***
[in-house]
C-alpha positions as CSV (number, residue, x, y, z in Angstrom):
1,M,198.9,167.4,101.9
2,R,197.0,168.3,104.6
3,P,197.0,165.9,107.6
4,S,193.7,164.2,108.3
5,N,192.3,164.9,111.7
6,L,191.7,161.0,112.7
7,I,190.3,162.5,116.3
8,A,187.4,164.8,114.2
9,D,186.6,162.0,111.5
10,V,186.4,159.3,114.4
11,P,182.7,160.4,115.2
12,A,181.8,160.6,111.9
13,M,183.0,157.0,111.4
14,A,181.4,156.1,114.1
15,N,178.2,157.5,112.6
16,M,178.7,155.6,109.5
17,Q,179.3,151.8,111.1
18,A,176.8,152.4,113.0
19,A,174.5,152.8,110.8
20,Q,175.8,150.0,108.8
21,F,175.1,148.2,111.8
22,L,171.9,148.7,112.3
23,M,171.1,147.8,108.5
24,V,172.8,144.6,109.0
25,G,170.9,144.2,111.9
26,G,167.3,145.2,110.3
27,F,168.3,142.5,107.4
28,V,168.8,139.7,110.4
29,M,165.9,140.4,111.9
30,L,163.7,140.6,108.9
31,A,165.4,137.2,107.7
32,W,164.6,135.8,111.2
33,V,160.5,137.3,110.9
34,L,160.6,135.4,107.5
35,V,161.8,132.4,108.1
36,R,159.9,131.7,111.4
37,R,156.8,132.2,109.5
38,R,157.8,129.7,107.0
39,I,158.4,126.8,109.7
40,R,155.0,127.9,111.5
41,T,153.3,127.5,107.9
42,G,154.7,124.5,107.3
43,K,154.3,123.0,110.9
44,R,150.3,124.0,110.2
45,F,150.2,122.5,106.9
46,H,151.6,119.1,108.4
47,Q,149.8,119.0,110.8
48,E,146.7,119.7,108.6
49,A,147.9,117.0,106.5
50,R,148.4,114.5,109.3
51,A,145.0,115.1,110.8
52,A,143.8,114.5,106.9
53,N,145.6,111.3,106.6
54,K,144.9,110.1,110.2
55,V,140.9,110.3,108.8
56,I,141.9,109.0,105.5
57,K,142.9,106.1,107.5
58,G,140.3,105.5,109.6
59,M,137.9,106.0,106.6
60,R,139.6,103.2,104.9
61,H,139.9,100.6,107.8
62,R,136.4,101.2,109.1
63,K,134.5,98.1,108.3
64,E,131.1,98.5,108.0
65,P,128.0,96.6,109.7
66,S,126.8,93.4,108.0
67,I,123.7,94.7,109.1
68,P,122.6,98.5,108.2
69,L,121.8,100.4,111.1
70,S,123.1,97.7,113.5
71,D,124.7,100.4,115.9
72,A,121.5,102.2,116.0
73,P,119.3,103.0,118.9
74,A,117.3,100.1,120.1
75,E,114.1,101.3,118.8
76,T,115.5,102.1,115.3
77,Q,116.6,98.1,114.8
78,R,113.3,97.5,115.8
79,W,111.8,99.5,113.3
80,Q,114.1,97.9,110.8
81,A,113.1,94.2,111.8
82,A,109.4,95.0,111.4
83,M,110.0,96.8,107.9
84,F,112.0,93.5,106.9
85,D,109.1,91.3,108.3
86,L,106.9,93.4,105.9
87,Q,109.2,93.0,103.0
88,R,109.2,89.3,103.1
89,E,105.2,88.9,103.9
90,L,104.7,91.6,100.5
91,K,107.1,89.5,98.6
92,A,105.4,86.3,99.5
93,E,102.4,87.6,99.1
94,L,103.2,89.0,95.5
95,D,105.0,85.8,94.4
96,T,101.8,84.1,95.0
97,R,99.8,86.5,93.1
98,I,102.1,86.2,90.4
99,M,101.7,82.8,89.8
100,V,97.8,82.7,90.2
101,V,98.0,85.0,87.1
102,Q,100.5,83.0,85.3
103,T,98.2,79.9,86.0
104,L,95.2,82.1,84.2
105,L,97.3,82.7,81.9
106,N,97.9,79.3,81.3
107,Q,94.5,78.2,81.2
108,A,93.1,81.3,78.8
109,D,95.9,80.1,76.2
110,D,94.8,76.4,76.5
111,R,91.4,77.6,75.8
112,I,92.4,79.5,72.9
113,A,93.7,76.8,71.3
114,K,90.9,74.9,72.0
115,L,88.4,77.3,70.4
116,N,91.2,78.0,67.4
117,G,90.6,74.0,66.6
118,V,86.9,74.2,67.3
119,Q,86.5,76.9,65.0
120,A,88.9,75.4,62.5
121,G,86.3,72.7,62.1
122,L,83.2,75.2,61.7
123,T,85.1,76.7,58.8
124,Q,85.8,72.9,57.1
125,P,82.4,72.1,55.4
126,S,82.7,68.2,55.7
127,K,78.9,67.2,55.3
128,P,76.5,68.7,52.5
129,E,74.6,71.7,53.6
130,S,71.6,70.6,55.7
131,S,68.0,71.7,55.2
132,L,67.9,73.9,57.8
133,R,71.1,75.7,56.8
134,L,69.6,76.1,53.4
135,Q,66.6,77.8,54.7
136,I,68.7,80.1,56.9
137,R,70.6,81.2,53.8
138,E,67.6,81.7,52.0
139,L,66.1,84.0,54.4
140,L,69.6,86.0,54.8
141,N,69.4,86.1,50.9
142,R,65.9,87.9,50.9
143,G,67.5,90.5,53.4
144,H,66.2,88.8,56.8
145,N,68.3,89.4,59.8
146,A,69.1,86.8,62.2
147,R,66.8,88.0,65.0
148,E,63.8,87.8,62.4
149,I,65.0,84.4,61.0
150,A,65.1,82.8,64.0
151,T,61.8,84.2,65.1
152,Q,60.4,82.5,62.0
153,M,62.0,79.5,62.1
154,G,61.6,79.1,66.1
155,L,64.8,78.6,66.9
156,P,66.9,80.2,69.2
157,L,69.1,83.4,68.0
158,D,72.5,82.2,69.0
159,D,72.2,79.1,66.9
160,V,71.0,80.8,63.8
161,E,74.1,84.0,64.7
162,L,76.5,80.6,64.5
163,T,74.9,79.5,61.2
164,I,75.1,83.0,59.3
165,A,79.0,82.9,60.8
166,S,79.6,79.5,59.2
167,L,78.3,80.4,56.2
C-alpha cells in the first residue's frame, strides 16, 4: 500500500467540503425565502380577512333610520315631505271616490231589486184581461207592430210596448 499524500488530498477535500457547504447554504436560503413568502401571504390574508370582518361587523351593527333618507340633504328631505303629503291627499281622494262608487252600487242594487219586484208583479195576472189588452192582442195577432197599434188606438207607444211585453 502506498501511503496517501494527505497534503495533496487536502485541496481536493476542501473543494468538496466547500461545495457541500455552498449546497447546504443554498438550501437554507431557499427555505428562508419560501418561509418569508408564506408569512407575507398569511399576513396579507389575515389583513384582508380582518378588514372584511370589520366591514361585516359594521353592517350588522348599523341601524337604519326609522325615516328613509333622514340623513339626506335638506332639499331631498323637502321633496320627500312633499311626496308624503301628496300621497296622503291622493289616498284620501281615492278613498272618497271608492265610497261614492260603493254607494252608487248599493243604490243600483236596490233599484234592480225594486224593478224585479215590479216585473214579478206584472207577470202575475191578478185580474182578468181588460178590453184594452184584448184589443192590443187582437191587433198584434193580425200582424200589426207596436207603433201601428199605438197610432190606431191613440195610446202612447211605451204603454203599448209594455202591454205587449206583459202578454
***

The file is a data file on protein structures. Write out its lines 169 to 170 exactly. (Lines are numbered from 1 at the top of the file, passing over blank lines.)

167,L,78.3,80.4,56.2
C-alpha cells in the first residue's frame, strides 16, 4: 500500500467540503425565502380577512333610520315631505271616490231589486184581461207592430210596448 499524500488530498477535500457547504447554504436560503413568502401571504390574508370582518361587523351593527333618507340633504328631505303629503291627499281622494262608487252600487242594487219586484208583479195576472189588452192582442195577432197599434188606438207607444211585453 502506498501511503496517501494527505497534503495533496487536502485541496481536493476542501473543494468538496466547500461545495457541500455552498449546497447546504443554498438550501437554507431557499427555505428562508419560501418561509418569508408564506408569512407575507398569511399576513396579507389575515389583513384582508380582518378588514372584511370589520366591514361585516359594521353592517350588522348599523341601524337604519326609522325615516328613509333622514340623513339626506335638506332639499331631498323637502321633496320627500312633499311626496308624503301628496300621497296622503291622493289616498284620501281615492278613498272618497271608492265610497261614492260603493254607494252608487248599493243604490243600483236596490233599484234592480225594486224593478224585479215590479216585473214579478206584472207577470202575475191578478185580474182578468181588460178590453184594452184584448184589443192590443187582437191587433198584434193580425200582424200589426207596436207603433201601428199605438197610432190606431191613440195610446202612447211605451204603454203599448209594455202591454205587449206583459202578454